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Fire kills 146 at Triangle Shirtwaist factory

March 25, 2019 in History

By History.com Editors

In one of the most infamous incidents in America’s industrial history, the Triangle Shirtwaist Company factory in New York City burns down on this day in 1911, killing 146 workers. The tragedy led to the development of a series of laws and regulations that better protected the safety of factory workers.

The Triangle factory, owned by Max Blanck and Isaac Harris, was located in the top three floors of the Asch Building, on the corner of Greene Street and Washington Place, in Manhattan. It was a true sweatshop, employing young immigrant women who worked in a cramped space at lines of sewing machines. Nearly all the workers were teenaged girls who did not speak English and made only about $15 per week working 12 hours a day, every day. In 1911, there were four elevators with access to the factory floors, but only one was fully operational and the workers had to file down a long, narrow corridor in order to reach it. There were two stairways down to the street, but one was locked from the outside to prevent stealing and the other only opened inward. The fire escape was so narrow that it would have taken hours for all the workers to use it, even in the best of circumstances.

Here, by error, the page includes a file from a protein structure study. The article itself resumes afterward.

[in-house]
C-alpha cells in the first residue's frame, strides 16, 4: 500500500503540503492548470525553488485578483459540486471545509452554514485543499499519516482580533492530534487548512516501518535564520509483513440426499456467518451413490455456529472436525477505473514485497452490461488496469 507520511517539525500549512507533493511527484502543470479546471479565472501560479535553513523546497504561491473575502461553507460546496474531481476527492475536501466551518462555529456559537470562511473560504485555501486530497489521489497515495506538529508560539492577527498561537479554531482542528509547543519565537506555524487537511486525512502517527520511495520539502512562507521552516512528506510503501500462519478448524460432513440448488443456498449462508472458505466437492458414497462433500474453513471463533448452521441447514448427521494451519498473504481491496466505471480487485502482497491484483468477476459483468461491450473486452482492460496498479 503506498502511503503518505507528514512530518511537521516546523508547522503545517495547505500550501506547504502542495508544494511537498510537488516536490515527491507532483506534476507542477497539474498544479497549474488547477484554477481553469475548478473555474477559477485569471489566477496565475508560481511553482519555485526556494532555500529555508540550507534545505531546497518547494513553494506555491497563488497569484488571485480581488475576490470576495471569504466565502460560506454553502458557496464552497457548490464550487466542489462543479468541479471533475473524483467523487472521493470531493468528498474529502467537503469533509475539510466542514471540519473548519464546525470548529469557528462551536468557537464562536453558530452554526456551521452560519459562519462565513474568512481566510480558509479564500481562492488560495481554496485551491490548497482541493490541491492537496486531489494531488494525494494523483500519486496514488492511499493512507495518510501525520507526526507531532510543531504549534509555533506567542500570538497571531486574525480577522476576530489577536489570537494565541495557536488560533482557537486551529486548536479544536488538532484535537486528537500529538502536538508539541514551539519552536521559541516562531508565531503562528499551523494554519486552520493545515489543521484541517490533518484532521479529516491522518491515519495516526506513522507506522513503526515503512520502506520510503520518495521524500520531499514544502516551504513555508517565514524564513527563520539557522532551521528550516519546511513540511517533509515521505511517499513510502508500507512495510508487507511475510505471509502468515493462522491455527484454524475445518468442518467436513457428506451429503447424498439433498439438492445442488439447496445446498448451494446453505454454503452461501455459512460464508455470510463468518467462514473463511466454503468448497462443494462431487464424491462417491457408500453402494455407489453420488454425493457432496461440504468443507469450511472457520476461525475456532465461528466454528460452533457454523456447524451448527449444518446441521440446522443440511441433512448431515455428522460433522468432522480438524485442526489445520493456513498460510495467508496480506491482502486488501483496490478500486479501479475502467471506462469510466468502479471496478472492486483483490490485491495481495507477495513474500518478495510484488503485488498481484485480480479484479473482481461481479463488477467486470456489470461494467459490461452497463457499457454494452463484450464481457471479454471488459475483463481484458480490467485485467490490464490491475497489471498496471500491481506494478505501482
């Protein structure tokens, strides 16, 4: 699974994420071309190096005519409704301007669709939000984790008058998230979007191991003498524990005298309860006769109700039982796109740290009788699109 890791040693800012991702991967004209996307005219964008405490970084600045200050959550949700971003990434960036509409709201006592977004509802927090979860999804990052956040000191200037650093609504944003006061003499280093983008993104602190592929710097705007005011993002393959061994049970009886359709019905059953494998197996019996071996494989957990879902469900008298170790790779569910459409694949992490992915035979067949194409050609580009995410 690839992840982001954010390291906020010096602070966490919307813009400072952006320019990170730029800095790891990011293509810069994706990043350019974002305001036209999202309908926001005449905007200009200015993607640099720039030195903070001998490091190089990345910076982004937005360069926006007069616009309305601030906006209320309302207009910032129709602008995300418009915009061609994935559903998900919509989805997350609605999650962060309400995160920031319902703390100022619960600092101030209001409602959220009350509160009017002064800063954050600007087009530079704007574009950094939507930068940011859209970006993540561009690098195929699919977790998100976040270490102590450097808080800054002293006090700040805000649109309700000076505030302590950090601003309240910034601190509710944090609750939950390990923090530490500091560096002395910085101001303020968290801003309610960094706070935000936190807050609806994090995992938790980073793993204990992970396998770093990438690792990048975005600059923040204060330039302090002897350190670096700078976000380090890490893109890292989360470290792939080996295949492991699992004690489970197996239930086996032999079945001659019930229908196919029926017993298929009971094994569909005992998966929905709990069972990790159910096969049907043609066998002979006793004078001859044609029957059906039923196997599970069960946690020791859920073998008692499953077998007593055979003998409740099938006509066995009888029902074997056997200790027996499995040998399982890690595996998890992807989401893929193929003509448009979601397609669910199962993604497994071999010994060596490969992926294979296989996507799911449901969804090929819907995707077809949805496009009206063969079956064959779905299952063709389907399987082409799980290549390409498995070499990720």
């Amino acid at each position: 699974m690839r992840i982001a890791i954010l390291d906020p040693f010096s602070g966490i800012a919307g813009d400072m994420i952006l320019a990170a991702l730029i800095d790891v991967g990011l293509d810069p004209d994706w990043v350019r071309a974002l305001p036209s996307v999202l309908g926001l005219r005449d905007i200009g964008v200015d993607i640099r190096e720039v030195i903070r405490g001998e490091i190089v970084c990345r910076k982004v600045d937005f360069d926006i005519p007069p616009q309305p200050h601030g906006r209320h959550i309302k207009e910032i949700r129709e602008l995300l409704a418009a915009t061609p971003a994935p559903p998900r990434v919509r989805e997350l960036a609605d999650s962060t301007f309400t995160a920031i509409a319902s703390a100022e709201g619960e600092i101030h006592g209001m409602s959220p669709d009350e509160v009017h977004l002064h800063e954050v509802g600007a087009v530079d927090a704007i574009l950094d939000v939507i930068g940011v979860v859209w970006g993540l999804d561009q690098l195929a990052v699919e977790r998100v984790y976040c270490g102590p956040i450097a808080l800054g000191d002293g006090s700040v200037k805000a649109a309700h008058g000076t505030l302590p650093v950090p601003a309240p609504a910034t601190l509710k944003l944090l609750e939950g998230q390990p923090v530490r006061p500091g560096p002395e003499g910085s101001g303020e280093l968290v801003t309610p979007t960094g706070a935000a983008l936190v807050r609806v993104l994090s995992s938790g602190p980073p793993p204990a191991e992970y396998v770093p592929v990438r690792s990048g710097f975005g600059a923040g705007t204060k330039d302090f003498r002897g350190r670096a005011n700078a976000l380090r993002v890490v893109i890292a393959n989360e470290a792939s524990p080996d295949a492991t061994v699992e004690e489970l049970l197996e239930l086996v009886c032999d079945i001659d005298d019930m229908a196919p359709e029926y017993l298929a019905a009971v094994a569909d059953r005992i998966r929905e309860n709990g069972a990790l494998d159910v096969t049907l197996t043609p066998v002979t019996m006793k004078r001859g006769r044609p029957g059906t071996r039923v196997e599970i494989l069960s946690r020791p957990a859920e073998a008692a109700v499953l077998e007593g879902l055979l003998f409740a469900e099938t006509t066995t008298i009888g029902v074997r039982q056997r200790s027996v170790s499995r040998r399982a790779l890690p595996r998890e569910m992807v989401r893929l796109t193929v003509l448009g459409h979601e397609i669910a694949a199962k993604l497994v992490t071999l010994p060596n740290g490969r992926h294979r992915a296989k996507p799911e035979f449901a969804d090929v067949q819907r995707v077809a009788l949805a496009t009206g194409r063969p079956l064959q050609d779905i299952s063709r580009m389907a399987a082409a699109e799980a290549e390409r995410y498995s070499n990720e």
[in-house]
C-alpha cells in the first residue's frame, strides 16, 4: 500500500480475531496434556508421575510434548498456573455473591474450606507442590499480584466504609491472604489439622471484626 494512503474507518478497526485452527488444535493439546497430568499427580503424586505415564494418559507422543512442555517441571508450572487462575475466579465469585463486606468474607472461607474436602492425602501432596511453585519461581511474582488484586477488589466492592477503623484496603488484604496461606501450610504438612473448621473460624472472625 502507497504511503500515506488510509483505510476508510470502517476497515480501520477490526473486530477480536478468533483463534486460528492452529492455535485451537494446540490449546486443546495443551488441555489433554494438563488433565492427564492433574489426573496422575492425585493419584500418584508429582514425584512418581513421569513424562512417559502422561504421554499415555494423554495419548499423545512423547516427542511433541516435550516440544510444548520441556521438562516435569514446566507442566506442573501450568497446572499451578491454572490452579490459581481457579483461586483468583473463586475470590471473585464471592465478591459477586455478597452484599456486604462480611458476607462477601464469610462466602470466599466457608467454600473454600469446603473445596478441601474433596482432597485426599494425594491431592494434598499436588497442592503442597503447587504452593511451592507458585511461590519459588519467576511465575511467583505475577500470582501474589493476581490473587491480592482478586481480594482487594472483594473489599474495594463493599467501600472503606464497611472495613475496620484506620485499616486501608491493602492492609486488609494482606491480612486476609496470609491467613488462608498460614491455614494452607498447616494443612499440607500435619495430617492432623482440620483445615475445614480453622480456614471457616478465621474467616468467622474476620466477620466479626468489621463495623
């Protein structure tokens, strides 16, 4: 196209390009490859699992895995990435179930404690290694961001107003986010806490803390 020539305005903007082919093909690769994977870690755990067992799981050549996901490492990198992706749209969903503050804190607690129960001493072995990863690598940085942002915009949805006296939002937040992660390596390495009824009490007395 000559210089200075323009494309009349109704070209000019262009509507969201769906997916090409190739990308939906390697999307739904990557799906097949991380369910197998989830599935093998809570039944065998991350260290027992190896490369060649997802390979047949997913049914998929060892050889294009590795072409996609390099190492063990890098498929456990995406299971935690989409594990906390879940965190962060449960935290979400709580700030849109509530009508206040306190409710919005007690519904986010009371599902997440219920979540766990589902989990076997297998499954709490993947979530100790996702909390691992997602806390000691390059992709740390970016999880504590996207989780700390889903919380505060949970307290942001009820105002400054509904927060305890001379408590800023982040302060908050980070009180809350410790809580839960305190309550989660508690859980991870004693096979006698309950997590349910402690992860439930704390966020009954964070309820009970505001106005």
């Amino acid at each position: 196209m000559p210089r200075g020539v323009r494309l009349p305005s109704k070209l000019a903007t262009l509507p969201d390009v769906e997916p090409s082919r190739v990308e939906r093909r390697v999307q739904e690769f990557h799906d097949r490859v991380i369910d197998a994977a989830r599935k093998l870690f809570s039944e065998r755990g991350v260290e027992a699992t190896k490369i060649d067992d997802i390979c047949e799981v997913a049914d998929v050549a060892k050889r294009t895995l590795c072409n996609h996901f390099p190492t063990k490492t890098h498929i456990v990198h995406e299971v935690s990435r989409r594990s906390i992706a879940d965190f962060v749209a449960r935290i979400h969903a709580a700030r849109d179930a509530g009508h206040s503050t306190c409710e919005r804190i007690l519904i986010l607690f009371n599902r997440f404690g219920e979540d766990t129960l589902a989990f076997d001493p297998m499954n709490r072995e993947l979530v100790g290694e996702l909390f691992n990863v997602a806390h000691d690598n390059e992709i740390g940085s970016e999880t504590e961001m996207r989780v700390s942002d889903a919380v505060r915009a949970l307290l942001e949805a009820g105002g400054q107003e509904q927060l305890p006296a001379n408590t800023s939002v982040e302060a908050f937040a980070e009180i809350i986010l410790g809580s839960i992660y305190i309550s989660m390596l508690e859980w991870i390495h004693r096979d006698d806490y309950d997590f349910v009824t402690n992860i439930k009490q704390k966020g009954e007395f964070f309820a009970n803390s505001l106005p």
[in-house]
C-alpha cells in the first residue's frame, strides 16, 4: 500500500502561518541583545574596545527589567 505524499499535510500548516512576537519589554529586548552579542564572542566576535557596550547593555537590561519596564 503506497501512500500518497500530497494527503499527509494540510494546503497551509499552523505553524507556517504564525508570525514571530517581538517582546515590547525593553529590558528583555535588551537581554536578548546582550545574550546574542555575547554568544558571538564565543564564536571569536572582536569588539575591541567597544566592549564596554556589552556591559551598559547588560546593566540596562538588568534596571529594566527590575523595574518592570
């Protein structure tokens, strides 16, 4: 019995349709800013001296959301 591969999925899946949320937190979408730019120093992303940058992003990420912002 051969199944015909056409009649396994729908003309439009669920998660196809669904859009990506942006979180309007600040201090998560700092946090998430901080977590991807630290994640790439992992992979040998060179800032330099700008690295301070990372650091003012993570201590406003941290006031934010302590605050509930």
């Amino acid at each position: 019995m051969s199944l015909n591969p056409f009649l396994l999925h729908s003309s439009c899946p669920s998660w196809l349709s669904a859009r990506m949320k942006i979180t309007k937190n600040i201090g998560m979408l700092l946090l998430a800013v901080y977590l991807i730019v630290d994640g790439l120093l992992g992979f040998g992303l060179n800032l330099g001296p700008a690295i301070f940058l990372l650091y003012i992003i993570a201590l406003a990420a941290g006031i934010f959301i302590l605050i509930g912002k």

The danger of fire in factories like the Triangle Shirtwaist was well-known, but high levels of corruption in both the garment industry and city government generally ensured that no useful precautions were taken to prevent fires. The Triangle Shirtwaist factory’s owners were known to be particularly anti-worker in their policies and had played a critical role in breaking a large strike by workers the previous year.

On March 25, a Saturday afternoon, there were 600 workers at the factory when a fire began in a rag bin. The manager attempted to use the fire hose to extinguish it, but was unsuccessful, as the hose was rotted and its valve was rusted shut. As the fire grew, panic ensued. The young workers tried to exit the building by the elevator but it could hold only 12 people and the operator was able to make just four trips back and forth before it broke down amid the heat and flames. In a desperate attempt to escape the fire, the girls left behind waiting for the elevator plunged down the shaft to their deaths. The girls who fled via the …read more

Source: HISTORY

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